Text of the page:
All members are subject to an independent mystery shopping exercise, carried out by a fully independent organization specializing in the financial services area. The purpose of the exercise is to monitor the interface between debt managers and their clients, particularly at the point of sale, and to confirm that full and transparent information and best advice is given to consumers at all times. Cloise monitoring takes place in the following areas:

  1. Understanding of Debt Management Programme
  2. Adequacy of Information Provided
  3. Costs and Estimates
  4. High Pressure Selling
  5. Cancellation and Withdrawal Rights
  6. Awareness of DEMSA and the Code of Conduct
  7. Provision of IVA’s

Individual calls can last up to 90 minutes and consist of a great deal of fact finding and the sheer length of the call can, on some occasions, lead to minor omissions.

However, in the key areas outlined below performance ranked generally higher than the 75% aimed for:

Category 2010 2009
a. Understanding of Debt Management Programme 91% 89%
b. Adequacy of information Provided 77% 74%
c. Costs & Estimates 89% 81%
d. High Pressure Selling 83% 80%
e. Cancellation and Withdrawal Rights 71% 43%
f. Awareness of DEMSA and the Code of Conduct 91% 59%
g. IVA’s – issues covered 94% 62%
Overall Score 83% 71%

As will be seen from the table above in all categories improvement was seen to the figures.

Complaints Handling

Complaints handled by DEMSA

In total 44 complaints were received and dealt with by DEMSA during 2010. This is an increase on the previous year but  the membership of DEMSA during 2010 was 14 members compared to 4 the previous year, with theses 14 members accounting for approximately 250,000 active plans.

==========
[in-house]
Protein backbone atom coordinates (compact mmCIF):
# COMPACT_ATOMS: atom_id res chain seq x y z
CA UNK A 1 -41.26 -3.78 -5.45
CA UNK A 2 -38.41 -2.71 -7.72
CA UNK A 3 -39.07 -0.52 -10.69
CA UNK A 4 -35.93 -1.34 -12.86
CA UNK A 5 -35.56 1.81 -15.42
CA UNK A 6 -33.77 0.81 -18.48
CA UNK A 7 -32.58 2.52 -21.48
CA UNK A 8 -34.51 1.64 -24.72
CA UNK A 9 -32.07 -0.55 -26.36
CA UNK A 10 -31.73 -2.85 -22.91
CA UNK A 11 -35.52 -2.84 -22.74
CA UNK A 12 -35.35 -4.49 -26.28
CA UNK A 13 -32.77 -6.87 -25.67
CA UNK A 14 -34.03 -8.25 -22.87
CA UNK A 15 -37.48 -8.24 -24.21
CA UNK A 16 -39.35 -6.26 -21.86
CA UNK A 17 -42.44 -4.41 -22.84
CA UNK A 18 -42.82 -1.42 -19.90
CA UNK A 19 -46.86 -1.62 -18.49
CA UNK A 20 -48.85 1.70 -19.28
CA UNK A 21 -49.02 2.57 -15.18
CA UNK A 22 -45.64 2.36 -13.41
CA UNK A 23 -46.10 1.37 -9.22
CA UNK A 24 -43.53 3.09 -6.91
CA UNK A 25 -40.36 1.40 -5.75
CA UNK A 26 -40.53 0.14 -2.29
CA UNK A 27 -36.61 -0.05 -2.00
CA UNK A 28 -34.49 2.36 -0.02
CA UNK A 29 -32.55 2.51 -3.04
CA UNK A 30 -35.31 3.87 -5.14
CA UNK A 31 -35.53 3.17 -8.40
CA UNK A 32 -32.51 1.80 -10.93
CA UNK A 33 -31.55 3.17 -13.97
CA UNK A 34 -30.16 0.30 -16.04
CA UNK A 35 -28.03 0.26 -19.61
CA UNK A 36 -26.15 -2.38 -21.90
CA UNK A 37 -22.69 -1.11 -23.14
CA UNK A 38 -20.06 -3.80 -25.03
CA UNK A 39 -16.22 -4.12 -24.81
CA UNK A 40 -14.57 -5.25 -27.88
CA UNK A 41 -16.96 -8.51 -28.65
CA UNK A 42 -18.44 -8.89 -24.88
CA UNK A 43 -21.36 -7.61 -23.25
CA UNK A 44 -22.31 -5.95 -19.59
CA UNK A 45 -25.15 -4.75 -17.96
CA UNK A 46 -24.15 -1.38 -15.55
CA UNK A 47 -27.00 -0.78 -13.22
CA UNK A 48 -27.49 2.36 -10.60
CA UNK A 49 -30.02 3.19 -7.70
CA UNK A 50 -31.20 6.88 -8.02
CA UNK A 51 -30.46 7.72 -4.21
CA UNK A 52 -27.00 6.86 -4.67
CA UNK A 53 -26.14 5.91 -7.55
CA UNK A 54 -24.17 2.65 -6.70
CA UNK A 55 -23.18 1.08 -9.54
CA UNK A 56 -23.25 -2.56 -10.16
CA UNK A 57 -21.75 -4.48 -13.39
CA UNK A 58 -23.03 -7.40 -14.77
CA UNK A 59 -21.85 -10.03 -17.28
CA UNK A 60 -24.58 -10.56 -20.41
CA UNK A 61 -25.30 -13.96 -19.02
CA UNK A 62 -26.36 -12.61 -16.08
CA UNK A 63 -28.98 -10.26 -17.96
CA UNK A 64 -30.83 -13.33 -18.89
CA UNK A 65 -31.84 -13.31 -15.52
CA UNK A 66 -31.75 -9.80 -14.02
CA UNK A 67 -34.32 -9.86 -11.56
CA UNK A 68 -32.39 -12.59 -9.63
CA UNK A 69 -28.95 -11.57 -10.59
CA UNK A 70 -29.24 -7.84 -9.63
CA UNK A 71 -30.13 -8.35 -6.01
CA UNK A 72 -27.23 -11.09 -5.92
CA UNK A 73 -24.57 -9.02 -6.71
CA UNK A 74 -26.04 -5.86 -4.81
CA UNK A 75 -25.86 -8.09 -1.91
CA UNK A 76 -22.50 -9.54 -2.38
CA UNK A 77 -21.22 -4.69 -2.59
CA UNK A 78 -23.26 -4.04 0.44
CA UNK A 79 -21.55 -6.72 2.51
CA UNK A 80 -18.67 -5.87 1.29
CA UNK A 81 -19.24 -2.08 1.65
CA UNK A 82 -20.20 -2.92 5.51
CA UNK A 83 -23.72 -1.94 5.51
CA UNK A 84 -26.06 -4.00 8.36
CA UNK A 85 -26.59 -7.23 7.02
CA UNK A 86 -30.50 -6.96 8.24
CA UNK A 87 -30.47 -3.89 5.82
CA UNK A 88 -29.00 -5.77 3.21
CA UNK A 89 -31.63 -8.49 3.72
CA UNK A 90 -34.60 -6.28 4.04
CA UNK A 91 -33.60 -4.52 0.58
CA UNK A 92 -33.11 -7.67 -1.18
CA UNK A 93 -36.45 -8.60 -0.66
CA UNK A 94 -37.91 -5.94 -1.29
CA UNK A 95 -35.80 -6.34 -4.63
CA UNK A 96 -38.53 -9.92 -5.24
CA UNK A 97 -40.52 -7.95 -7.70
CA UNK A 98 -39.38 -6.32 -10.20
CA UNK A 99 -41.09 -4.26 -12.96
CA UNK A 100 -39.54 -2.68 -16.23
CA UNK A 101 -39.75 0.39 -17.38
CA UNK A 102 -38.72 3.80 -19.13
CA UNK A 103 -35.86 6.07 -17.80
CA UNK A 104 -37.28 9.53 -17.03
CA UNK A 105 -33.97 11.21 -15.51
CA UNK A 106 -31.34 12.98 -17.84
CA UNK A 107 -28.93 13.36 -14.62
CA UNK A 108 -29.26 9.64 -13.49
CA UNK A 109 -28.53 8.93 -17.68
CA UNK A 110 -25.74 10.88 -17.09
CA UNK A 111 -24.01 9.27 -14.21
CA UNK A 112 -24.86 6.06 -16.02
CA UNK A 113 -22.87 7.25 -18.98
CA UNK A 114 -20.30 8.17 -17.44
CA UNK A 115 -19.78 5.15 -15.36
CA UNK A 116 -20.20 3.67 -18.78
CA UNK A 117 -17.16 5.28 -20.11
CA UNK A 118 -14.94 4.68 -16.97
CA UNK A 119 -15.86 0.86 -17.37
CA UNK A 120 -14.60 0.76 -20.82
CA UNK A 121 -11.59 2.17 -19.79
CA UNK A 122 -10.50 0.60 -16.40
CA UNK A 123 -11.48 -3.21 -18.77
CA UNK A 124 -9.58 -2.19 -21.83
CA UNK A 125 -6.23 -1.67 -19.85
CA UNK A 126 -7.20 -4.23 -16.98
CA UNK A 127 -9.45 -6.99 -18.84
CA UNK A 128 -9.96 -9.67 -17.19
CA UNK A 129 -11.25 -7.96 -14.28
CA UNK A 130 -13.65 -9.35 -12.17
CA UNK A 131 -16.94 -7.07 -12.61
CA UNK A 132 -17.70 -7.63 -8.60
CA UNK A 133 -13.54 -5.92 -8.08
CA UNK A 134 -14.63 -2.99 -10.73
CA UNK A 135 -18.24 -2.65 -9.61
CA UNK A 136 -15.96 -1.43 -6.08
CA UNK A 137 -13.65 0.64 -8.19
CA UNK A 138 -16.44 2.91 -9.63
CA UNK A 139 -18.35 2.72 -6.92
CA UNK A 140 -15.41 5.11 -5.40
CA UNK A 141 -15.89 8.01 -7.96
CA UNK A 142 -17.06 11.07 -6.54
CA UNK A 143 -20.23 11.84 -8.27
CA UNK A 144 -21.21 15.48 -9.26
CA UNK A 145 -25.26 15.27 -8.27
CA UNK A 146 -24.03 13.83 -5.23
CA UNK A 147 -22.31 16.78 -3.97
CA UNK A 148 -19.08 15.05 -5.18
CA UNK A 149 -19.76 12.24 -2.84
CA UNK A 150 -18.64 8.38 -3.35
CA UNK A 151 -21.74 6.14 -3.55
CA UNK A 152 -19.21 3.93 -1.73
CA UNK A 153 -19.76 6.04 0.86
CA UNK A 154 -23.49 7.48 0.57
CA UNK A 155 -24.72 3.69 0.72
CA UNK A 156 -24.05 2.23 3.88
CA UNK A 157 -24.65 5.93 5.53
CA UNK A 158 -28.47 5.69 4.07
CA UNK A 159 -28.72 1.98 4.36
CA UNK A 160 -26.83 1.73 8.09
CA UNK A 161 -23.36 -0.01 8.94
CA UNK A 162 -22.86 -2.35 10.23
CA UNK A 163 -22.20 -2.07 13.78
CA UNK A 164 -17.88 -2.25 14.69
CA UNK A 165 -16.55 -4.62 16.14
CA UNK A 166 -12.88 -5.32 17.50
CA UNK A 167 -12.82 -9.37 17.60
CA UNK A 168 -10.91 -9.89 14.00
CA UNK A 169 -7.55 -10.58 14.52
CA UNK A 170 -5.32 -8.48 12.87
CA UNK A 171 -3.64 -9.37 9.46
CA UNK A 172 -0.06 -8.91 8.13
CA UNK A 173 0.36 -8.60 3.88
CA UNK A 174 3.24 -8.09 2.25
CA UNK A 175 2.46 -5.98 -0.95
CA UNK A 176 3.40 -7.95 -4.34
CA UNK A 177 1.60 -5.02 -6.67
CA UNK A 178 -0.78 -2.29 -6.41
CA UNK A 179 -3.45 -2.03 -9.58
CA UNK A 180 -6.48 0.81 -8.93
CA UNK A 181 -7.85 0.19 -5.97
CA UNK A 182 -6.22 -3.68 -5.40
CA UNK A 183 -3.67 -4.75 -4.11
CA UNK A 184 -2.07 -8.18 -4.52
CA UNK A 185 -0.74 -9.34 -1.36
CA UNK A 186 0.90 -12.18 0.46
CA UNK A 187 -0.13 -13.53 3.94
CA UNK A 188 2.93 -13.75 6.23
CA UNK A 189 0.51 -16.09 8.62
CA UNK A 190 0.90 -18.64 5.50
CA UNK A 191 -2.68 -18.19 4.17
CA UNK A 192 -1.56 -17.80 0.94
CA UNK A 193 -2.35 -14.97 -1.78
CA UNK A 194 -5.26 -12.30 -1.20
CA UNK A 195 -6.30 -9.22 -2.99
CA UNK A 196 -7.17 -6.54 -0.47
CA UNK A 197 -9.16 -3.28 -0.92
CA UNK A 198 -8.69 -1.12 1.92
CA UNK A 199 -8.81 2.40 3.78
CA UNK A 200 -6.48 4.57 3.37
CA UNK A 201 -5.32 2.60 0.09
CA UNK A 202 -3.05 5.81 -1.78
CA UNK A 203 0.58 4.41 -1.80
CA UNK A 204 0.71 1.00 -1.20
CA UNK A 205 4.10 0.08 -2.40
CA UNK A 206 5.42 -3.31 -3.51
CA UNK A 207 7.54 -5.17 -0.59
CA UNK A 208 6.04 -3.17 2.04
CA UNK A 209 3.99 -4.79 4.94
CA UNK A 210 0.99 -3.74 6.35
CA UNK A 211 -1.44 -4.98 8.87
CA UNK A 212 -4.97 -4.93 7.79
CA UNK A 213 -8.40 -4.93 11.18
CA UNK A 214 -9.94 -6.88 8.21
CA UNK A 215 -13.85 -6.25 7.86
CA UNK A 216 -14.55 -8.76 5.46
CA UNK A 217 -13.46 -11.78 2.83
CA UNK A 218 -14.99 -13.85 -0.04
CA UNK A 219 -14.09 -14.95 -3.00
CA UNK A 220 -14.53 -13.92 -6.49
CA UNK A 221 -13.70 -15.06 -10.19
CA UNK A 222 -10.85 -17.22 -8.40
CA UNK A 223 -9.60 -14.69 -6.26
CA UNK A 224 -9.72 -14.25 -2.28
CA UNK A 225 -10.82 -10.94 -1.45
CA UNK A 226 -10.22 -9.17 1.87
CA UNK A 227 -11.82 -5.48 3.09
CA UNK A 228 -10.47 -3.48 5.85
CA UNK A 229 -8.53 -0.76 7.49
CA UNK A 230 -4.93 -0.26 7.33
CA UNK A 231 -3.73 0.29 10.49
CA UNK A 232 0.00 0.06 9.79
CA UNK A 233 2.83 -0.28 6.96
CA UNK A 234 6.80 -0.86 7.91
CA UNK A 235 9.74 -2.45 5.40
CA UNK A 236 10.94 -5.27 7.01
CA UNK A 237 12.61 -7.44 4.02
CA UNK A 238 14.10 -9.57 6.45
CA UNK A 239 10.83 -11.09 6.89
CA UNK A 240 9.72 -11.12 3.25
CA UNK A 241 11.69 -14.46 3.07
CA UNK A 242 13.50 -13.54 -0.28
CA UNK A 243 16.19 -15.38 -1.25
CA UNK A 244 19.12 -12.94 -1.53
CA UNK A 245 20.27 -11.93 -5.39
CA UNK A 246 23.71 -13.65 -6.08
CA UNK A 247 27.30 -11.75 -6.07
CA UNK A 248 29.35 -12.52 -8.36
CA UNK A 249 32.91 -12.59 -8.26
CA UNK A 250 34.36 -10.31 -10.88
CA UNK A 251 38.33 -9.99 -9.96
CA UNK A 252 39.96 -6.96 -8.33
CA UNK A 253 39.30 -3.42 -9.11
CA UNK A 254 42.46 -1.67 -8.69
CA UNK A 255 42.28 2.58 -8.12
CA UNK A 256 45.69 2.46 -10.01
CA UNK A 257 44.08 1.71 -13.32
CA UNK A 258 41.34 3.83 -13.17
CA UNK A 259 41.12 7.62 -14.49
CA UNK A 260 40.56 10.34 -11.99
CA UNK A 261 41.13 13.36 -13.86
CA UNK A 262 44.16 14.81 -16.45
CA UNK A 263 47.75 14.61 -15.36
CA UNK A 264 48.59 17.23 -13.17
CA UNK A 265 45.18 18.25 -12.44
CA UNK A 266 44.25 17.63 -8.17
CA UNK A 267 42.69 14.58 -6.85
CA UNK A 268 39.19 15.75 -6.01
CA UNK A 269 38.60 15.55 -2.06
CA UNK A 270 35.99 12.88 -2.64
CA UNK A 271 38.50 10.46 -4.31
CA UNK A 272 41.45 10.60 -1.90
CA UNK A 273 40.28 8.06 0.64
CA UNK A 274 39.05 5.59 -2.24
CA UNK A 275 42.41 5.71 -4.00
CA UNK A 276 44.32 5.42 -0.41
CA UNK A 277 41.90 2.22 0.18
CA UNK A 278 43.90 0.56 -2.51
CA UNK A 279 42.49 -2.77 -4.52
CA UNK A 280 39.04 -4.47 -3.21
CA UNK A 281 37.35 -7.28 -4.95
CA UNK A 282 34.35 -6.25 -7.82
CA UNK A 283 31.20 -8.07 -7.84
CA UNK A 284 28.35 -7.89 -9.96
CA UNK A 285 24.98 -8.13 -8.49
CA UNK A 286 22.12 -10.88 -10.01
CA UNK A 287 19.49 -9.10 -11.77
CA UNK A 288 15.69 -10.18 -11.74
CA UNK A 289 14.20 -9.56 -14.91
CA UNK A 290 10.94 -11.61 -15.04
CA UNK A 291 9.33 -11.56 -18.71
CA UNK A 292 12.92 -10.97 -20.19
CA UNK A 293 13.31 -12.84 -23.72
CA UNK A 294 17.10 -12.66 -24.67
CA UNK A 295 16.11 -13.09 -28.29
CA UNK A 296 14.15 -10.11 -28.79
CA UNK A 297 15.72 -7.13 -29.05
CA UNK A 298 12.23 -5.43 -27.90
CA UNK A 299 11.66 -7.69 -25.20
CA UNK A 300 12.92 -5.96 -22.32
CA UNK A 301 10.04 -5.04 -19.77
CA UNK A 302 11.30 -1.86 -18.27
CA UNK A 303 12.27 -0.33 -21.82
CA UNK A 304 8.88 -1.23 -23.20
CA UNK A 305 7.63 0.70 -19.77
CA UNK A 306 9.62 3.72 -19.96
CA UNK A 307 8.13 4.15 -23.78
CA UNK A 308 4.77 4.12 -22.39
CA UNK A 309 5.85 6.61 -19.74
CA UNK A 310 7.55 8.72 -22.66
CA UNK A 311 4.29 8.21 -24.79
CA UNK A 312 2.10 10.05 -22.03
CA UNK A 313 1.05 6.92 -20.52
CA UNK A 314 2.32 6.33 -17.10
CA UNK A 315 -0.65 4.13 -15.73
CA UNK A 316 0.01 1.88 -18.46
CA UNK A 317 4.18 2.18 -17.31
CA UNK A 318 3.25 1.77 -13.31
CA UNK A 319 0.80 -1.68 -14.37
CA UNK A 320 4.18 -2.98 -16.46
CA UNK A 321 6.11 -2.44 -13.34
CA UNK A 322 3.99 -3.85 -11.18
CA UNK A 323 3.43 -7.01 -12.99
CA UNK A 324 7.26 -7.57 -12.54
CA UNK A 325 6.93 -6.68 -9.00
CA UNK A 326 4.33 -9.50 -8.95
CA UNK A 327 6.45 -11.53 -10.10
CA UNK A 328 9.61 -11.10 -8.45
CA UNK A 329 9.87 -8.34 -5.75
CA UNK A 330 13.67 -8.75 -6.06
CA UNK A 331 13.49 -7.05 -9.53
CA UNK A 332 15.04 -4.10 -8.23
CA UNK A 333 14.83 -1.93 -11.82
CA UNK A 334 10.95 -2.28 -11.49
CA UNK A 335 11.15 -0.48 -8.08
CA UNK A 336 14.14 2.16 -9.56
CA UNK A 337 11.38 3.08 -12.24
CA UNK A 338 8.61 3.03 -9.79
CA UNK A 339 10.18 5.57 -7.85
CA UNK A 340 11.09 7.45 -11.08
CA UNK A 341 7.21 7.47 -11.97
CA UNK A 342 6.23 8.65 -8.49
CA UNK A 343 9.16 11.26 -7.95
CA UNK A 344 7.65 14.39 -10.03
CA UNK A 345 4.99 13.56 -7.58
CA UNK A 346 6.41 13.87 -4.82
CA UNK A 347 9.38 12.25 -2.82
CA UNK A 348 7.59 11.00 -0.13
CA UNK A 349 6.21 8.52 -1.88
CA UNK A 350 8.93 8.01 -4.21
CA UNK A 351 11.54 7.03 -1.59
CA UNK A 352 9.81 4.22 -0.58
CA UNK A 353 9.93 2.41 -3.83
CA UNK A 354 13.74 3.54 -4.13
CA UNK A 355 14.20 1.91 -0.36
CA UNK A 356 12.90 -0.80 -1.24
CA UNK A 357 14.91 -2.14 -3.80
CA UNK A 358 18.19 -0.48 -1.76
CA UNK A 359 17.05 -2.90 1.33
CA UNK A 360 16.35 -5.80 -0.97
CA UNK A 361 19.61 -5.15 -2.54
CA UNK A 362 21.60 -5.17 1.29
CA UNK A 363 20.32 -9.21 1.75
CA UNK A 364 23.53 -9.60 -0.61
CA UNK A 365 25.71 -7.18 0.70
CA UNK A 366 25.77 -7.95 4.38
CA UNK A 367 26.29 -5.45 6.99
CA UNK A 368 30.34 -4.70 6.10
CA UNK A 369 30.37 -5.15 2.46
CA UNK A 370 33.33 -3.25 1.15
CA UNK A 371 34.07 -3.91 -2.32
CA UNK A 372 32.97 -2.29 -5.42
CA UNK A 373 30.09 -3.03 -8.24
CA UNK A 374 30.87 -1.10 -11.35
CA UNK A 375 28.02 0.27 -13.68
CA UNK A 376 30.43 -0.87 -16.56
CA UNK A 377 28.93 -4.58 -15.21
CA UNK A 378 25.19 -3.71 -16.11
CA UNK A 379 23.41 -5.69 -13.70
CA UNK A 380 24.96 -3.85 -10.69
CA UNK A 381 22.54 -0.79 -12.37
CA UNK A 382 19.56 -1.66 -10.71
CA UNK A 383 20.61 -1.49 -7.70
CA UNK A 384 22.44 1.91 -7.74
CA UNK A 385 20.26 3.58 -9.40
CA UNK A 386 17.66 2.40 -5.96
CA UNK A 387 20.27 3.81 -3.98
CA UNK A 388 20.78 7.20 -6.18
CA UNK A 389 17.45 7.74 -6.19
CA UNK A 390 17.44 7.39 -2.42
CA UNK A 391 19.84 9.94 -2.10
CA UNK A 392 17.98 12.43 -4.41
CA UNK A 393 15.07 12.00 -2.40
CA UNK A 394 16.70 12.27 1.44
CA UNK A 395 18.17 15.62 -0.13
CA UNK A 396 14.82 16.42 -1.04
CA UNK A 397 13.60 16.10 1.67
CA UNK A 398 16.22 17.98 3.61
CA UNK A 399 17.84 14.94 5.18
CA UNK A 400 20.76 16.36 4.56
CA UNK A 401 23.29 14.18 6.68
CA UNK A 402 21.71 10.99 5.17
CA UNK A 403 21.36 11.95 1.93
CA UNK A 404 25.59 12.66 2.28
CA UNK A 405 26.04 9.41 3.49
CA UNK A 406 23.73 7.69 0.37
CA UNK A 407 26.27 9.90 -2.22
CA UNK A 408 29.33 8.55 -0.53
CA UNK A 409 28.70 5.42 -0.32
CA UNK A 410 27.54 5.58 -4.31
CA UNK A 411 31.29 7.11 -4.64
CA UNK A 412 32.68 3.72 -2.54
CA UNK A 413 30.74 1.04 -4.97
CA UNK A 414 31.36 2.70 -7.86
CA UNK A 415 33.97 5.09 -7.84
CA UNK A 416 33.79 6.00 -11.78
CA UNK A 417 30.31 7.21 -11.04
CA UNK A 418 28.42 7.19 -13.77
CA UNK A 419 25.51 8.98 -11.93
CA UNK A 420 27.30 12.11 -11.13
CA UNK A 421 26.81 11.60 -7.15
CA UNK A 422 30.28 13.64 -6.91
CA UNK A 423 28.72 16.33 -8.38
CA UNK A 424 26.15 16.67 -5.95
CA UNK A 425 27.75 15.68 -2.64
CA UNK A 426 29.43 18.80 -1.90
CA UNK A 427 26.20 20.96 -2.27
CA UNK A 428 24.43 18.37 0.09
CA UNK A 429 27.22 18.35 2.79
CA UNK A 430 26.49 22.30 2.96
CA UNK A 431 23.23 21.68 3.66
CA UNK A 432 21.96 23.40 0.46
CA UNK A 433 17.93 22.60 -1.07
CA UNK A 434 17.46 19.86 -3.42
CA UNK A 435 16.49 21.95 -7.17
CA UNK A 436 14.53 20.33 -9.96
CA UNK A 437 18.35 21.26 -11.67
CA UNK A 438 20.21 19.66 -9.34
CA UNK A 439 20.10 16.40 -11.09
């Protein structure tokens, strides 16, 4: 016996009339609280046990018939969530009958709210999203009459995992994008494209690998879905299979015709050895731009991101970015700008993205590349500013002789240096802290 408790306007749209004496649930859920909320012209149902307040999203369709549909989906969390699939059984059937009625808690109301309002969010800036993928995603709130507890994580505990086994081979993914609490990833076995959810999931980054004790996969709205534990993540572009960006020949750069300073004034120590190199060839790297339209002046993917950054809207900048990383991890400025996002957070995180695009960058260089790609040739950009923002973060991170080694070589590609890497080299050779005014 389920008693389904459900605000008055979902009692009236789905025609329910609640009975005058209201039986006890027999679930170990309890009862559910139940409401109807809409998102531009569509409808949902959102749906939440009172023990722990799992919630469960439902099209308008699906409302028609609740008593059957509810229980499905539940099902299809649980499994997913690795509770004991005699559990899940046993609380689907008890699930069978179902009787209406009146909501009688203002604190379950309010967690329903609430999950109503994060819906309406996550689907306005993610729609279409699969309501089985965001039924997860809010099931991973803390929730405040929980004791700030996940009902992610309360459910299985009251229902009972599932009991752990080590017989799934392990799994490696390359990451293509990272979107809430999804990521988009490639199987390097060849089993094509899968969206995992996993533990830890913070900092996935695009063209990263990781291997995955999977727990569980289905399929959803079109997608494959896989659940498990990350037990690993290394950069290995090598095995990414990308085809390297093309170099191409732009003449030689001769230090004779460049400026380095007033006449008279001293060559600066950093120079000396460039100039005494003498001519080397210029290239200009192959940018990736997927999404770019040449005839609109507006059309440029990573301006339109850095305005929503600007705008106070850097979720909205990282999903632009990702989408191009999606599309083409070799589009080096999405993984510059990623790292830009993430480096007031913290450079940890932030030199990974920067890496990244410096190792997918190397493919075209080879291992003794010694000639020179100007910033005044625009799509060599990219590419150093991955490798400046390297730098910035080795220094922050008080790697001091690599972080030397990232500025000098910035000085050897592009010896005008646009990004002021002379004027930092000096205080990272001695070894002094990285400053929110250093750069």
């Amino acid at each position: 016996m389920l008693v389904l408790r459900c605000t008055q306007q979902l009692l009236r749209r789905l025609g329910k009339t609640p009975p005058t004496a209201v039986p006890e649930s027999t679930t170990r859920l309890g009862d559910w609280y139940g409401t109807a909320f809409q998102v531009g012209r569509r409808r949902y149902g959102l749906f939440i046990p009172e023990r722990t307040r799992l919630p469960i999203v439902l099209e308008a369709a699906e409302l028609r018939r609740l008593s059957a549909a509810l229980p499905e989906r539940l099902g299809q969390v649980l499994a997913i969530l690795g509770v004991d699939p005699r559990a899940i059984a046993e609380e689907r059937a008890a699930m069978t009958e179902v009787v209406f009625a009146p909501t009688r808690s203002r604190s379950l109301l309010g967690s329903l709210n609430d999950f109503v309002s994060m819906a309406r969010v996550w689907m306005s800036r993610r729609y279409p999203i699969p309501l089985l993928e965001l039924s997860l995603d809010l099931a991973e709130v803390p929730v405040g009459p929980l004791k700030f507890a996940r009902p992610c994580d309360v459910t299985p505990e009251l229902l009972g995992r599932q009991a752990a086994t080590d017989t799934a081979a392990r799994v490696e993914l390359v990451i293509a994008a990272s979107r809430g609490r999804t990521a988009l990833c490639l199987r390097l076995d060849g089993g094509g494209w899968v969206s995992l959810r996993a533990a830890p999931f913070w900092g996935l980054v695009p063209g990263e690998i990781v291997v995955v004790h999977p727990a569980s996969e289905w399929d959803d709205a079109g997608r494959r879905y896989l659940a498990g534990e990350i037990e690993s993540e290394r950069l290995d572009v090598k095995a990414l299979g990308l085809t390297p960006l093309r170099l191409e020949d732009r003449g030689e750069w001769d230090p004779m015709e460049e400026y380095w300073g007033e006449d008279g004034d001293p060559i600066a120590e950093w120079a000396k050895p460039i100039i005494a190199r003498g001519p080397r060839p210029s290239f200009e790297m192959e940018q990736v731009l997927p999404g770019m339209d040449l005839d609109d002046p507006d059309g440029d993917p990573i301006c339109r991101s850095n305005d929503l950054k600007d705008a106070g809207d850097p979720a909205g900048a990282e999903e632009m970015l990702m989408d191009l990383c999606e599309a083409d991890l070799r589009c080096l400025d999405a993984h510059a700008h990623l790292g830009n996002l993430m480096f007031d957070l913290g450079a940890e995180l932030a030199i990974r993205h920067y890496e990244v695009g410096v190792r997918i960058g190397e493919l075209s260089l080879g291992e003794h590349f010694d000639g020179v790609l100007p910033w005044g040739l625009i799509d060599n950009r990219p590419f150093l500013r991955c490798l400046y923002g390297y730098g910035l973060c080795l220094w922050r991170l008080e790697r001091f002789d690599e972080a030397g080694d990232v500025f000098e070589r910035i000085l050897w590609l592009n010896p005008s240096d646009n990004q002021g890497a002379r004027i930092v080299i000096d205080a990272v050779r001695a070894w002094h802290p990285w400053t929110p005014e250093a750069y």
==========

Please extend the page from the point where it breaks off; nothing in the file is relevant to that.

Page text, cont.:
A summary of the complaints handled is set out below:

2008 2009 2010
Number of Complaints Handled 4 7 44
Complaints re Service Issues 2 1 17
Complaints re plan Formulation Issues 1 3 8
Complaints re Withdrawal from a Plan 1 3 8
Complaints re Adequacy of Information Provided 11
Refunds made (£) 470 400 8557
Ex Gratia Payments Made (£) 50 125 2917

Of the 44 complaints received 17 were deemed as justified and 27 not justified. 40 of the complaints were satisfactorily resolved by the individual member concerned after referral  to DEMSA and in 4 cases DEMSA adjudicated in resolving the issue.

Financial Ombudsman Referrals

All DEMSA members have complaints policies and procedures which are fully compliant with the Financial Ombudsman Scheme and in all cases the consumer has the option to refer to FOS. None of the complaints referred and dealt with via DEMSA were subject to consideration by FOS.

In total DEMSA members had 68 complaints referred to the FOS scheme of which 12 were upheld and 56 rejected by the Ombudsman

Compliance and Disciplinary Procedures are in place, which give strength to the Code by their structured, binding and independent approach.

An Independent Panel is in place to consider any actual or potential breaches of the Code and to decide on any disciplinary action, which may need to be taken.

The panel is convened on notices of a potential breach of the Code from any of the following sources:

  1. A Consumer Complaint
  2. As a result of a Compliance Audit
  3. As a result of information received from any other form of monitoring of the Code undertaken by DEMSA which will include Mystery Shopping and Customer satisfaction Surveys.
  4. A complaint from another member
  5. A complaint from another source, including lenders and other consumer bodies.

During the year under review it was not necessary to take action against any member.